By Deborah Williams
January 23, 2017
“My grandmother told me that the man is the head and the woman is the neck,” said an East European student in my class. “It makes me so mad. I don’t want to be the neck.”
The other students in the class, all women, and none of them from the same country (and none from the United States), nodded in agreement. They knew the sentiment, if not the specific grandmotherly aphorism. A young woman from South Asia said her parents told her it was all right to have a career, but “of course” she would stop working when she got married. Another student, from Hong Kong, said her family supported her desire to go to college but made it clear that a graduate degree would probably make it difficult to find a husband.
These students were all enrolled in my literature class on women writers at New York University Abu Dhabi. Twenty percent of the nearly 1,000 students here come from the United States, another 20 percent from the United Arab Emirates and the remaining 60 percent from everywhere else. The globalism of the student body forces us all to examine our assumptions, examples and interpretations, an examination that goes well beyond just diversifying the syllabus. In my first semester of teaching here, for example, I made a glancing reference to Oprah’s Book Club, and a student raised her hand to ask what an “oprah” was.
Given the wide range of student experiences, I wasn’t sure how the students would receive a course on women writers. In the United States, when I’ve taught similar courses, discussions often veered into the territory of “I’m not a feminist, but …” Students were sure that there should be equity between the sexes but “feminists,” in their minds, were angry man-haters who did nothing but complain.
So pervasive was this dismissal that I’d chalked it up to a generational divide, and I assumed that my students in Abu Dhabi would also see feminism as old-fashioned and irrelevant. But I have come to reconsider that assumption. “I need to be a feminist so I can do general world-saving,” said one student, slightly joking about the world-saving but dead serious about the feminism.
Over and over during the semester, I heard “you, too?” as students discovered points of connection that bridged their distinct cultural experiences. We all found common cause with Sor Juana, a 17th-century nun from what is now Mexico, who avoided marriage and motherhood by taking religious vows, thus freeing her to write and study. A student from Pakistan remarked wryly that Sor Juana had the right idea because once she became a nun, people probably stopped introducing her to eligible bachelors.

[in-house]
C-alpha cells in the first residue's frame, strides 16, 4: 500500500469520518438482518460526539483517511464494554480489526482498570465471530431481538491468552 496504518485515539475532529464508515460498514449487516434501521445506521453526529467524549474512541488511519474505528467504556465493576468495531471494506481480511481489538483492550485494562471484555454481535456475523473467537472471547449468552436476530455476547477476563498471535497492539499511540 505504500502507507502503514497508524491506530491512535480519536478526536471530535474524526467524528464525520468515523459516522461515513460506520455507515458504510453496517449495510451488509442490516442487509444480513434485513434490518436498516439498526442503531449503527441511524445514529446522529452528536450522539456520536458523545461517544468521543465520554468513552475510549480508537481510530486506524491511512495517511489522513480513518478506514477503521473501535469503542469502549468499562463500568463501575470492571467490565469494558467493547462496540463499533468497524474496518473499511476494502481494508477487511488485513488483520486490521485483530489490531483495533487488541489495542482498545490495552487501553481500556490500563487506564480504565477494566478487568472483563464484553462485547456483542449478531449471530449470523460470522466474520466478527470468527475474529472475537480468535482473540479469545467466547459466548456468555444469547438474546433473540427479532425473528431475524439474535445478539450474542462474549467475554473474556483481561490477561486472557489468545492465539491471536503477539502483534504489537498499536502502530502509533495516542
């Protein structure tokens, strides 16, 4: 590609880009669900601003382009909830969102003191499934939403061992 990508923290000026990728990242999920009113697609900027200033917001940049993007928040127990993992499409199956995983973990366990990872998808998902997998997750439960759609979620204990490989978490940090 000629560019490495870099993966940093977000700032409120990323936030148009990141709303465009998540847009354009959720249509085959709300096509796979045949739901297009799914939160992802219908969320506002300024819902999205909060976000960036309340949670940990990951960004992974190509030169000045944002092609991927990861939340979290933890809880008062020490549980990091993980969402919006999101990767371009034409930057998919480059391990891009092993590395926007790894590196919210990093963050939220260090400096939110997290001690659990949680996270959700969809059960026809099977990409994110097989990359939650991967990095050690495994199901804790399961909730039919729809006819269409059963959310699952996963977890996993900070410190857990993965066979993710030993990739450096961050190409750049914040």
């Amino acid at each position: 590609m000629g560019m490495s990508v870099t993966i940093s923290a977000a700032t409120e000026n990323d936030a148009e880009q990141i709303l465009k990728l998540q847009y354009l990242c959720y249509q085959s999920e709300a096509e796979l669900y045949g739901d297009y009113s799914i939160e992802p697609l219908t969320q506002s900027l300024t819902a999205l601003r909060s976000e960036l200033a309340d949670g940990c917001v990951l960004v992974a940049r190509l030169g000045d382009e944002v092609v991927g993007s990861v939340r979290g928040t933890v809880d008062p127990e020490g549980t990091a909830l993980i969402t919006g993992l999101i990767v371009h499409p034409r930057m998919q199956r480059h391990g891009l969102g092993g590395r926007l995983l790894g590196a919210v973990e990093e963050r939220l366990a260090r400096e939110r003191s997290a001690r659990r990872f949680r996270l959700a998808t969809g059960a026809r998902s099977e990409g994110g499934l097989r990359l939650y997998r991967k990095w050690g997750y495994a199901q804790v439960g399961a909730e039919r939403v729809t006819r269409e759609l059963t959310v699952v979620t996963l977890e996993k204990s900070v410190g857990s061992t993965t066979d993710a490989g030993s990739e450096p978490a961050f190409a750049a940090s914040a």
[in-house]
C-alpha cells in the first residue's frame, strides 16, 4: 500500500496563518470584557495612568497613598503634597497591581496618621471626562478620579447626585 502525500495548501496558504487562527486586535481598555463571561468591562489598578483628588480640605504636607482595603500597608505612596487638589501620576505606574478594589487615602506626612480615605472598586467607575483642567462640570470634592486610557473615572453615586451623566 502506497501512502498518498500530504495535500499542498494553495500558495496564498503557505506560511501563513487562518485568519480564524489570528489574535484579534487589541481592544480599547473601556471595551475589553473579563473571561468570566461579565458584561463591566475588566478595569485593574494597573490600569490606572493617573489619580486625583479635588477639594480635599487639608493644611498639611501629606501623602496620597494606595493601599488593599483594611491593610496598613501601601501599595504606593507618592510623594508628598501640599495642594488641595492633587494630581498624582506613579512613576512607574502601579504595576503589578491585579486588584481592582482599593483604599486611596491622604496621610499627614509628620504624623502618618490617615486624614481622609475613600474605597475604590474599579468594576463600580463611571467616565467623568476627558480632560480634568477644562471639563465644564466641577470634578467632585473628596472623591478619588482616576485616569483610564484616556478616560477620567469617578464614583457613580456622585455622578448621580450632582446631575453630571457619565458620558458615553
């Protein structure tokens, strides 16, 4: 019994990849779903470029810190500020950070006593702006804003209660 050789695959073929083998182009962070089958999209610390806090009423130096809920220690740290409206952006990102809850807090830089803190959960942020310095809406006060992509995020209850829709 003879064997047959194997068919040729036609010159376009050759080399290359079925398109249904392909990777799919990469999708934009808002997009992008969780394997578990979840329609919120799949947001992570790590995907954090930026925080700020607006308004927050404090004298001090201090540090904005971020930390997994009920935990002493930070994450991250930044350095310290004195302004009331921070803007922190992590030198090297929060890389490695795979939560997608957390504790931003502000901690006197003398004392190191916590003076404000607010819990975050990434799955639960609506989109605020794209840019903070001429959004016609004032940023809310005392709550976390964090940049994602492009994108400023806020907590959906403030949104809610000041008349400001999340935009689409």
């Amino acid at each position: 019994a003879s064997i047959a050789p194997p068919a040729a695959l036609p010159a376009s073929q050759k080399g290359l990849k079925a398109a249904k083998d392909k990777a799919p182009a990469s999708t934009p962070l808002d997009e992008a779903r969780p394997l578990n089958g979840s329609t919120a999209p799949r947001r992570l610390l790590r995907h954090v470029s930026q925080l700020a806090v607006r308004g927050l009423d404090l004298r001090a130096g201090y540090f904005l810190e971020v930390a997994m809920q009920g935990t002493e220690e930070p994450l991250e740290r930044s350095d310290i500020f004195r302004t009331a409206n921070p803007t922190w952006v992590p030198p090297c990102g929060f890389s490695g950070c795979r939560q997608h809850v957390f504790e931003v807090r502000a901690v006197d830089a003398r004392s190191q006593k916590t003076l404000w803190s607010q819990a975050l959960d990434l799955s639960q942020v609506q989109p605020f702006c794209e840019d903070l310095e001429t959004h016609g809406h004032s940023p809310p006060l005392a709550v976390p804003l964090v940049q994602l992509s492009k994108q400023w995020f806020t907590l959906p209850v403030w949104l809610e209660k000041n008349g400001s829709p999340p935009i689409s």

“If you don’t get married,” asked a student from the Philippines, “won’t you have to move home and take care of your parents?” That comment elicited murmurs of recognition and a discussion about the difficulties of resisting something we’re told is “natural,” such as the assumption that women are always caregivers. None of these students come from a country known for progressive gender politics, which may be precisely why they see the value in a feminist perspective: It helps them think about what needs to be changed — and how. Without ignoring the specifics of their experiences, they found the commonalities in being told to “be the neck,” or to find a boyfriend, or to forgo graduate school.
Occasionally during class, I would comment that it took courage to have conversations about, for instance, the role that religion played in shaping expectations for “appropriate” female behavior. The students didn’t think of themselves as brave, however; they just enjoyed the conversations. Maybe they didn’t think of conversations as brave because for each of them, the decision to study at New York University Abu Dhabi was itself an individually brave, even radical, break with convention.
For some, it was radical to study at a coed school; for others it was coming to live in a Muslim country, or leaving home, or even the simple act of enrolling in a class that studied novels. Each student took a risk — stuck her neck out, we might say — in an effort to become the head of her own life. And in their conversations about the risks and challenges that confront them as young women, they came to see that difference is not a threat but is instead an opportunity for engagement and a source of strength.
Deborah Williams is the head of the literature and creative writing program at New York University Abu Dhabi.